Of Human Bondage | Critical Review by R. Ellis Roberts

This literature criticism consists of approximately 3 pages of analysis & critique of Of Human Bondage.
This section contains 652 words
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Critical Review by R. Ellis Roberts

SOURCE: "The Amorist," in The Bookman, London, Vol. XLVIII, No. 288, September, 1915, pp. 171-72.

In the following favorable review, Roberts comments on the futility of Philip Carey's relationships with women and calls the novel a clever "portrait of the weak egoist."

It was a right instinct which made Mr. Maugham give the greatest space to Mildred, among all the women who touched and influenced his hero's life [in Of Human Bondage]. For Philip Carey, introspective, indolent, shiftless, opinionated, club-footed, is a man doomed to be loved. He is not doomed to evoke great passion, nor is it his destiny to love lightly or deeply any one woman: he is simply one of those men for whom women, in whom affection is stronger than passion, will always be prepared to suffer. Yet he himself has, mentally rather than emotionally, the capacity for feeling passion: and he does, midway in his career, fall stupidly and desperately in love with Mildred, a vulgar, avid, atrocious girl in a tea-shop. The episode of Mildred and Philip is horrible. She takes and takes, and gives nothing. She rejects Philip for a sensual brute: and then, abandoned, comes to Philip for help. Forsaken again, betrayed by his friend, Philip still cannot resist Mildred's appeal: and he continues to give charity long after he has lost passion. The thing, in spite of fine moments, is degrading: for the sake of this passion, Philip neglects honour, affection, duty and decency. Yet it is the one fixed thing in his life. Unstable as water in all else, he fails in this, too, where he feels firmly and definitely. And his failure to hold Mildred throws a light on his character almost as illuminating as his capacity for loving so ignoble a creature.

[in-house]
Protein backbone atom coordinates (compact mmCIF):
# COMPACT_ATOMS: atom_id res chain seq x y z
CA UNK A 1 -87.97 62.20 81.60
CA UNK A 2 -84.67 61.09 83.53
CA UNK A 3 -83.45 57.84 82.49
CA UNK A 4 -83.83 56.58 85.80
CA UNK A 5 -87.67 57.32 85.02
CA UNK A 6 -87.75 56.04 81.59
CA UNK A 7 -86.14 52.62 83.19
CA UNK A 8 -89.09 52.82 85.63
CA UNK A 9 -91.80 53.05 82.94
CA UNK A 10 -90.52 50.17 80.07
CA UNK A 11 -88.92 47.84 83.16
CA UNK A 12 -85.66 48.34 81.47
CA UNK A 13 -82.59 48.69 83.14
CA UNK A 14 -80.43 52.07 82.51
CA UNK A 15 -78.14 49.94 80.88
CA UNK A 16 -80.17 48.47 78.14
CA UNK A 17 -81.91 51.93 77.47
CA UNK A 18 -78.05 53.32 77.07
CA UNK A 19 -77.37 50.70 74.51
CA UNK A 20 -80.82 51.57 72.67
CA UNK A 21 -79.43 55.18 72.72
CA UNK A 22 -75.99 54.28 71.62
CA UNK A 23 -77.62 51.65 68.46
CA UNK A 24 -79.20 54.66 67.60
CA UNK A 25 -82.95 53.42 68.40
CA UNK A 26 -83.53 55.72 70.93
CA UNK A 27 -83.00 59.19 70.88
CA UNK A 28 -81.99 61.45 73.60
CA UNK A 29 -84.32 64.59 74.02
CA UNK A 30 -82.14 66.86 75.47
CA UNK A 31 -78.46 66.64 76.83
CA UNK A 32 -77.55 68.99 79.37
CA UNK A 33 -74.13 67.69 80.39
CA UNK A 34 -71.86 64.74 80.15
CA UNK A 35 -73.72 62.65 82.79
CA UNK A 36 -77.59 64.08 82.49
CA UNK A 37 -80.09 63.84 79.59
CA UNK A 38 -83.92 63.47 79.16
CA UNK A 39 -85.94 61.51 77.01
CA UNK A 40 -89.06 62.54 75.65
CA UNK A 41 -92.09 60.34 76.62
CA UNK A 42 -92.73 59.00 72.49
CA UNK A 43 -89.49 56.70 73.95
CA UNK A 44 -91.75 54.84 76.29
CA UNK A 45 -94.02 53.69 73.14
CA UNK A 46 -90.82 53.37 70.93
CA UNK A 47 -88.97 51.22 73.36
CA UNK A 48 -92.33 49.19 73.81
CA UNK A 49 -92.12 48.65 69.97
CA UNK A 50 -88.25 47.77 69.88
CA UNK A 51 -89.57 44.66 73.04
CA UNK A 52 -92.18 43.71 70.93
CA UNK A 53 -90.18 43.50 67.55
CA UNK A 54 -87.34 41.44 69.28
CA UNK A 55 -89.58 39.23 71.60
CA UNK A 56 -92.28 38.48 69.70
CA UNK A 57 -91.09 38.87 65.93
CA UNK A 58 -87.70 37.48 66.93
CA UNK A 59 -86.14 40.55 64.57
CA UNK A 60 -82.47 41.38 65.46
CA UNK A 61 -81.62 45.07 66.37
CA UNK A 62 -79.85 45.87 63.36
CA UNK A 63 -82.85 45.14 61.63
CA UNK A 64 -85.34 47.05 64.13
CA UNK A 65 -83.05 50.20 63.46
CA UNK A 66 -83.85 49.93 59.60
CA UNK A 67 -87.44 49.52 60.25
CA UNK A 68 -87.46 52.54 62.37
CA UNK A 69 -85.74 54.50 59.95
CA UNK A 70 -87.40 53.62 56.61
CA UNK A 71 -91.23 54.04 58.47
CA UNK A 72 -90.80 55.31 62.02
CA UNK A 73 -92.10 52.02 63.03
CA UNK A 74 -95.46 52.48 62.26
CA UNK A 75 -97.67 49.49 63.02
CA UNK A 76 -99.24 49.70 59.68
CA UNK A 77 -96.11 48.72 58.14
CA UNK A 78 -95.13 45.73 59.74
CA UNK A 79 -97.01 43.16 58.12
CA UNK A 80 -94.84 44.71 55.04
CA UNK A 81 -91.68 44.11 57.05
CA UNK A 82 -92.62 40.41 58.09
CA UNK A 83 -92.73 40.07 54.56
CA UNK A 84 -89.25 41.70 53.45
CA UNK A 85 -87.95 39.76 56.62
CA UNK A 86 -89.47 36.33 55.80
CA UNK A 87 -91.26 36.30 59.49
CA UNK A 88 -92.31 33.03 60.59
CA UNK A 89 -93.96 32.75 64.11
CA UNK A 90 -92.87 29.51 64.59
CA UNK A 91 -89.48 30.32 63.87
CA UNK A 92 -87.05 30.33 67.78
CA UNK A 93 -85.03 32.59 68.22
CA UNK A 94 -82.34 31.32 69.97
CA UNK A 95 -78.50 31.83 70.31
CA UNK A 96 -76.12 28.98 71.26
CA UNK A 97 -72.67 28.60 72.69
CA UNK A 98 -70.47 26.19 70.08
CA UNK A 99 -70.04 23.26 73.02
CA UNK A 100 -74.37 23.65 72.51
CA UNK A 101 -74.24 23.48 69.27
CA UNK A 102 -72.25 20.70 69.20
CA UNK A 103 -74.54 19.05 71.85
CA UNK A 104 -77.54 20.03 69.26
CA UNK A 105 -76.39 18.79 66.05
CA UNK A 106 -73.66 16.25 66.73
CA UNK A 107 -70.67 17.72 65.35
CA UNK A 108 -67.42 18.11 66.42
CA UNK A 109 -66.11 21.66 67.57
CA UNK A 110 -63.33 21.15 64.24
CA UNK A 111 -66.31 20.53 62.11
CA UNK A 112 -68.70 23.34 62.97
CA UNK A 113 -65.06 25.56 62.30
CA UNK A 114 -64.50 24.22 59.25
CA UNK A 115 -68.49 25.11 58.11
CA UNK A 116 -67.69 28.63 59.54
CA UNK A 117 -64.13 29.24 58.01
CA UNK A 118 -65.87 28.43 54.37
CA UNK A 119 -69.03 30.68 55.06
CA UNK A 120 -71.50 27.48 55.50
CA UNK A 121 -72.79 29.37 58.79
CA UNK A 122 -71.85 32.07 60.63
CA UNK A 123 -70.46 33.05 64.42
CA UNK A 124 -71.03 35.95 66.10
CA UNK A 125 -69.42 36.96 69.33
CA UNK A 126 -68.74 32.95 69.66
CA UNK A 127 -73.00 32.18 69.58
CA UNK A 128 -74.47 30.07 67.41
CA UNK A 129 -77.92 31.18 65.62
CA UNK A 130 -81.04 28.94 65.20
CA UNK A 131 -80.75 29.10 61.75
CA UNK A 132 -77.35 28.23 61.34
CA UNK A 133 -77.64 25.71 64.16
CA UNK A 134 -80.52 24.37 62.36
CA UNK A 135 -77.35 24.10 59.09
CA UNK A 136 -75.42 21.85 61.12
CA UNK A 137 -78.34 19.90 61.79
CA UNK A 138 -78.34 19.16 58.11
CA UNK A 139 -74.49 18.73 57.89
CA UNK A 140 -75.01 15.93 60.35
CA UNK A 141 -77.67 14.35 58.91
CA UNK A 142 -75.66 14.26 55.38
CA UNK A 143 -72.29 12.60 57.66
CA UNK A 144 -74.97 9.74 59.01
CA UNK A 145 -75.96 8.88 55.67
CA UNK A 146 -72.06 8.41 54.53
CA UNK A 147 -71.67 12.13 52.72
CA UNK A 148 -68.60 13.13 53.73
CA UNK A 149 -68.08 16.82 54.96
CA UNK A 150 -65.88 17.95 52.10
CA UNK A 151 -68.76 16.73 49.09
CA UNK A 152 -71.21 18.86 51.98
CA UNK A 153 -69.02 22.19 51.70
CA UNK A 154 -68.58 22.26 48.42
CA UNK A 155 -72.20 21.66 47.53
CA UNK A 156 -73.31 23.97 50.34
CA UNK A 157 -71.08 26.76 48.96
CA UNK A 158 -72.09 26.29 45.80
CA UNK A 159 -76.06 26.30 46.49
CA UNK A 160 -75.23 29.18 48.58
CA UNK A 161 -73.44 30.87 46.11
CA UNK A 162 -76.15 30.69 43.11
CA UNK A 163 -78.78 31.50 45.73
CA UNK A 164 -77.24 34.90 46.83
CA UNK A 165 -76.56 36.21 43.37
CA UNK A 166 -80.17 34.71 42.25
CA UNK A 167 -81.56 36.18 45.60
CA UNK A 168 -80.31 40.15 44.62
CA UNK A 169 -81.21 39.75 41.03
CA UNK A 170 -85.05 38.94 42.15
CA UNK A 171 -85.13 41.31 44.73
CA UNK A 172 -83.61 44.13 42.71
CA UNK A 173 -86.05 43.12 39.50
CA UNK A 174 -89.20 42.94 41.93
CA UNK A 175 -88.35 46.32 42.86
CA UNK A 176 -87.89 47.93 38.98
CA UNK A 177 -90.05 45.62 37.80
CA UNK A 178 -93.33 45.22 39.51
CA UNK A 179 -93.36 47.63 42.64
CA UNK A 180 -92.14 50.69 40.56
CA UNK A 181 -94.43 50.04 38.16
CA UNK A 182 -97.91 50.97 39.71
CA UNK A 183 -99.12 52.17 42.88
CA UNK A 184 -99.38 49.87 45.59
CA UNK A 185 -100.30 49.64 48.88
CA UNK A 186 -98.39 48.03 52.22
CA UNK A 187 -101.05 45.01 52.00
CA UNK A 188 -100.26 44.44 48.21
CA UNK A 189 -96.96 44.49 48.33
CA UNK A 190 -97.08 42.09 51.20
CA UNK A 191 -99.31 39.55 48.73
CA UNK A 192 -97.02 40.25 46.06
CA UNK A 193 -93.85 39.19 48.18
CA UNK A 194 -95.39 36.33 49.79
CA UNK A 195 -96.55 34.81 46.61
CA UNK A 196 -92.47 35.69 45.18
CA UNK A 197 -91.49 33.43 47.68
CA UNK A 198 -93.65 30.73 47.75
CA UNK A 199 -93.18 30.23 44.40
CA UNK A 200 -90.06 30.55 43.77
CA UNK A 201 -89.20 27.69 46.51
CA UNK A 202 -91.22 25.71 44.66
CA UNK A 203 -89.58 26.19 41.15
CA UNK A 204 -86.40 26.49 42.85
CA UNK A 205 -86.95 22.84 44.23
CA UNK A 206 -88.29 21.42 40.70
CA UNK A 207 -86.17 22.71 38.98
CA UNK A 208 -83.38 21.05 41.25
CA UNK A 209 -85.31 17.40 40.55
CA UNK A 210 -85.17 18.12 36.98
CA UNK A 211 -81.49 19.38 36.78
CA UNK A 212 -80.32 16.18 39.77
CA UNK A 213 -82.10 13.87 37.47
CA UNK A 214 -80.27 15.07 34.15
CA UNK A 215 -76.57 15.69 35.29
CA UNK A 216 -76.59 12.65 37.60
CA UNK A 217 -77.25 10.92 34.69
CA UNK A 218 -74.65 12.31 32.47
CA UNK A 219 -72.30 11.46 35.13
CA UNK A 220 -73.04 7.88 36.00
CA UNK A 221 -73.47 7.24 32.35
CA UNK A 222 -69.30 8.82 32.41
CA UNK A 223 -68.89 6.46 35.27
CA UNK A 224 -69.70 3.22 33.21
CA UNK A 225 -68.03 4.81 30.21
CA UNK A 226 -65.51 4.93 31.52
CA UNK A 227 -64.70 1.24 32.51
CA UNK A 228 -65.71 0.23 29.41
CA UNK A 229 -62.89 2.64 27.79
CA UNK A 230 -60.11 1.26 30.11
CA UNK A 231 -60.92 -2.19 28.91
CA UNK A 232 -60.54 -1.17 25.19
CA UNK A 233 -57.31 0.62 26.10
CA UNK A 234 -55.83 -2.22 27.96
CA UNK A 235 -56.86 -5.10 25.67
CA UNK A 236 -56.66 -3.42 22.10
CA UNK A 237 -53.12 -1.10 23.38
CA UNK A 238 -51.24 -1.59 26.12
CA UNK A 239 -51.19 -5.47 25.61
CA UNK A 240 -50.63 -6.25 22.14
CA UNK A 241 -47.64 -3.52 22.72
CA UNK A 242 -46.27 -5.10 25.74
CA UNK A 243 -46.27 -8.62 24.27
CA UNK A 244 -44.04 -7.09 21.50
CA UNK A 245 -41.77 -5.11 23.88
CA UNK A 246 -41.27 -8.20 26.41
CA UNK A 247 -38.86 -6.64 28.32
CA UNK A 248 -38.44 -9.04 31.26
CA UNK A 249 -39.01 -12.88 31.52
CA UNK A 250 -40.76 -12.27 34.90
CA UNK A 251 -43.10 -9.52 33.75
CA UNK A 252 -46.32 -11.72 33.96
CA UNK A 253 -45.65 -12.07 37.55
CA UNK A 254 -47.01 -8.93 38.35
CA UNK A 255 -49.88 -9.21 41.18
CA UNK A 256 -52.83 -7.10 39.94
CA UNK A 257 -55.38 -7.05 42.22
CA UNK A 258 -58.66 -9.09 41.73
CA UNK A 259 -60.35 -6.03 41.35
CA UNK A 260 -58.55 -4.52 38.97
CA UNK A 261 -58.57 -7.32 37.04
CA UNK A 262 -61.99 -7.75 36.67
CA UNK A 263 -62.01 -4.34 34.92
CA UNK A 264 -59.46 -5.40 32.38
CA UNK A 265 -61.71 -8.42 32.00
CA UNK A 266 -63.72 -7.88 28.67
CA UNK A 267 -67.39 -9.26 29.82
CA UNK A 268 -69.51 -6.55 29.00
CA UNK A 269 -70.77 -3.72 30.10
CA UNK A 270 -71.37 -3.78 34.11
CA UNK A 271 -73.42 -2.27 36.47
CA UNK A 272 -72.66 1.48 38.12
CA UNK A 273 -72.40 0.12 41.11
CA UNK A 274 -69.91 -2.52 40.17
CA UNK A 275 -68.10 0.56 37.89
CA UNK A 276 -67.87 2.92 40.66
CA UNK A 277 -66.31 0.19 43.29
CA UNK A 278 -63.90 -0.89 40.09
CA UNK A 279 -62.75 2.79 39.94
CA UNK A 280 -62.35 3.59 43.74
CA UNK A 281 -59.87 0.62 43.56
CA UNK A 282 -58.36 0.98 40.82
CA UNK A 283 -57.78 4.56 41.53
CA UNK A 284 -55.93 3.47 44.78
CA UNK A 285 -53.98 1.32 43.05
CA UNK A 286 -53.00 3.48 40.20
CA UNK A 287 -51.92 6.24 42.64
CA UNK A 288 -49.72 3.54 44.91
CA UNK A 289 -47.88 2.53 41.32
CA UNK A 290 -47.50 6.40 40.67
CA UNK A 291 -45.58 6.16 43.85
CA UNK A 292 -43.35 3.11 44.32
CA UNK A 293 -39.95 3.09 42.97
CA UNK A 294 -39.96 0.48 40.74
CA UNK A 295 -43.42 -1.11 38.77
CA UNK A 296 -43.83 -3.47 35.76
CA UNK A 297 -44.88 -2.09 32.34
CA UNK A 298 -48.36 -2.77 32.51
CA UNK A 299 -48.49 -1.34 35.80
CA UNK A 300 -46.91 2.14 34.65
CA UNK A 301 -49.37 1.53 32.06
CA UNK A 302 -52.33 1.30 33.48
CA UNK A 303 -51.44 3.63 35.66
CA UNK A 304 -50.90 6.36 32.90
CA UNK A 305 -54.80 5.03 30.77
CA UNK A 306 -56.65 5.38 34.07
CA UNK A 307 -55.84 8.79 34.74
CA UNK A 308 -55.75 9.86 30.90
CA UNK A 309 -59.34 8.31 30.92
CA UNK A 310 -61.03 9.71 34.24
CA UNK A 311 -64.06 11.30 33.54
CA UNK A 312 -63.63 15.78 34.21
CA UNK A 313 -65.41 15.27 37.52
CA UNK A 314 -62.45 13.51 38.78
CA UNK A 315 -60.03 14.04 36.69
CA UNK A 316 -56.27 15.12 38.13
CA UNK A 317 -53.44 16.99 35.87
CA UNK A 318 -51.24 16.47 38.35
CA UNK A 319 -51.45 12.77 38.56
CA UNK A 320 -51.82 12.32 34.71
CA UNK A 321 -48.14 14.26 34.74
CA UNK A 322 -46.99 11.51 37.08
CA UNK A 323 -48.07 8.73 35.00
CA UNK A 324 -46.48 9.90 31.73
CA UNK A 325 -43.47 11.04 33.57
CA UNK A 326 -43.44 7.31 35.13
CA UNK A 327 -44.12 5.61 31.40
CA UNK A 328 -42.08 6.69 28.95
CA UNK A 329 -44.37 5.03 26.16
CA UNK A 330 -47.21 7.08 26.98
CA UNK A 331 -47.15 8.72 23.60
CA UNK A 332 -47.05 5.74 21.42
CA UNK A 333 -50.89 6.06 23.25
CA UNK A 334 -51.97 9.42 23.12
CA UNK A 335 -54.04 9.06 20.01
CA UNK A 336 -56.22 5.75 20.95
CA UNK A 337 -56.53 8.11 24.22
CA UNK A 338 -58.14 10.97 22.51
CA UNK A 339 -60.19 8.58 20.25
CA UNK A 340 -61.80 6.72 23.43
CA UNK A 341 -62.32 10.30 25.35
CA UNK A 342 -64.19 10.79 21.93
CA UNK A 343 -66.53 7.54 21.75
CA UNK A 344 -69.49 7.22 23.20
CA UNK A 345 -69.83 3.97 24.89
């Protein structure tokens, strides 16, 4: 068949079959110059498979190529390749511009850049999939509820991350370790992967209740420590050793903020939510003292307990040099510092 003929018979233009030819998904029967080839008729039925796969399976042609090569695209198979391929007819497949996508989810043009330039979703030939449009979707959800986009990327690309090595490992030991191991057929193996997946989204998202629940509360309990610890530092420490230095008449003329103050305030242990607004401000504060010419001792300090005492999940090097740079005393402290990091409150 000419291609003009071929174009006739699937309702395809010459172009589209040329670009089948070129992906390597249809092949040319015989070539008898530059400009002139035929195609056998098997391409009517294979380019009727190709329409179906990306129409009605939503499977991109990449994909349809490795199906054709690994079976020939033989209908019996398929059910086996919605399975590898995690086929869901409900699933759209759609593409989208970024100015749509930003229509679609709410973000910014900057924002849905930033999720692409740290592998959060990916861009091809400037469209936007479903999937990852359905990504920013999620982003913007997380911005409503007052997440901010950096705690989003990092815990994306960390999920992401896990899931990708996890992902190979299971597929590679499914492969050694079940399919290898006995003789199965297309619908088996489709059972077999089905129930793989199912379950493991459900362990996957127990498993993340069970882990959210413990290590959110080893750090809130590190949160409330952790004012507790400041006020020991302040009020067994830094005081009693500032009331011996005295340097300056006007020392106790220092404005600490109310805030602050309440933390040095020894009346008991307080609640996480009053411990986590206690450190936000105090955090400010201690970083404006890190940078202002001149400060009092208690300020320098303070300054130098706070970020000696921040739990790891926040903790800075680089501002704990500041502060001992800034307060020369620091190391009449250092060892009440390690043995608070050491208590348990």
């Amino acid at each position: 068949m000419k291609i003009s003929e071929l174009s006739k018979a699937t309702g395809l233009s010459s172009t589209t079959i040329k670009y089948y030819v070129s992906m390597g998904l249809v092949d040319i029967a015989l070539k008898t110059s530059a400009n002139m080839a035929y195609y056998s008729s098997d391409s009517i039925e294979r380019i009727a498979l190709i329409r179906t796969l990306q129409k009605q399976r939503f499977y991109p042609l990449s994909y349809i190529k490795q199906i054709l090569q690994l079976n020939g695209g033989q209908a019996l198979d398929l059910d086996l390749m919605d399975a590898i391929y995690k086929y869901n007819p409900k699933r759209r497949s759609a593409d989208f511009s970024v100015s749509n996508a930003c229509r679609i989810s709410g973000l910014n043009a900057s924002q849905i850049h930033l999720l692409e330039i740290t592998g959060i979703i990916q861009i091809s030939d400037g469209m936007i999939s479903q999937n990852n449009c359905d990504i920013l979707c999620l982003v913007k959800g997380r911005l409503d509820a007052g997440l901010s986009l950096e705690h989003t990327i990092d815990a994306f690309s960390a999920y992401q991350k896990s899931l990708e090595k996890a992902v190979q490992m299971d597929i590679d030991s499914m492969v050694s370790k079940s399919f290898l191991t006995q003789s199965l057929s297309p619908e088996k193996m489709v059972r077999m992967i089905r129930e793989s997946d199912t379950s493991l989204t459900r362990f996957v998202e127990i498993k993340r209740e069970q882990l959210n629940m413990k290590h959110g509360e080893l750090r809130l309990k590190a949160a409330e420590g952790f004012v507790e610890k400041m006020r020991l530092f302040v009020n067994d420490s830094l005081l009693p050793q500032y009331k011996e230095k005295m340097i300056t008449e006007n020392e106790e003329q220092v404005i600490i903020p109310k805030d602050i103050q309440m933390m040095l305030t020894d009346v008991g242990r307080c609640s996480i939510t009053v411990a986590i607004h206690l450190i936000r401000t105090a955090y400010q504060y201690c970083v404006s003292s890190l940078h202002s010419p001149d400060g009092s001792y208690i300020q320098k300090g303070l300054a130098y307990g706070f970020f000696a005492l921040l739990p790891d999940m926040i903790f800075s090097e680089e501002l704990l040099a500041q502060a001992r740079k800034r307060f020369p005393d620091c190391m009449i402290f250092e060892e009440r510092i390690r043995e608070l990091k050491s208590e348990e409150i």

It is no use complaining that Mr. Maugham might have chosen a nobler, a more exciting, a more amusing person than Philip Carey. He has given us so admirable a picture, so carefully etched a portrait of this poor beggar of the spirit that we must not cry out against the lack of colour and humour in his pages. There are a great many of those pages—over six hundred—and some of them could have been spared. The intense, rather baffling detail of Philip's life at his two schools is rather distracting; and the perpetual conflict between Philip and his uncle is rather needlessly ugly. The main problem of the book is, however, Philip's relationship with women. Miss Williamson, Mildred, Norah Nesbit, and Sally are all drawn into an insight and sincerity which few modern novelists could equal. Miss Williamson is saved from being frankly sordid by a touch of heartbreaking farce, common in French; but rare in English fiction. The passion of an old maid for a young man can be a beautiful thing; but when it is as physical and selfish as Miss Williamson's it is bound to be disgusting. Norah Nesbit loves Philip in the way of friendship, and is rewarded by his return to Mildred: Sally only occurs, as a woman, at the end of the book and we leave Philip on the verge of marrying her.

It may be gathered easily enough that Philip Carey has no sort of moral principles in his relations to women. He abandons the narrow Christianity of his youth, and adopts a meagre heathenism which brings him more happiness than he deserves. His preoccupation with sex would be more tolerable if it was more frankly sensual; but with him nature is an afterthought. As a portrait of the weak egotist, of the knock-kneed Nietzschean, Of Human Bondage may be greeted as a remarkably clever book. Mr. Maugham's elaborate, preoccupied method, his slow insertions of the scalpel into every obscure place suits the timid type he is analysing. It is no disrespect to this piece of work to wish him a rather robuster subject for his next serious novel.

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This section contains 652 words
(approx. 3 pages at 300 words per page)
Buy the Critical Review by R. Ellis Roberts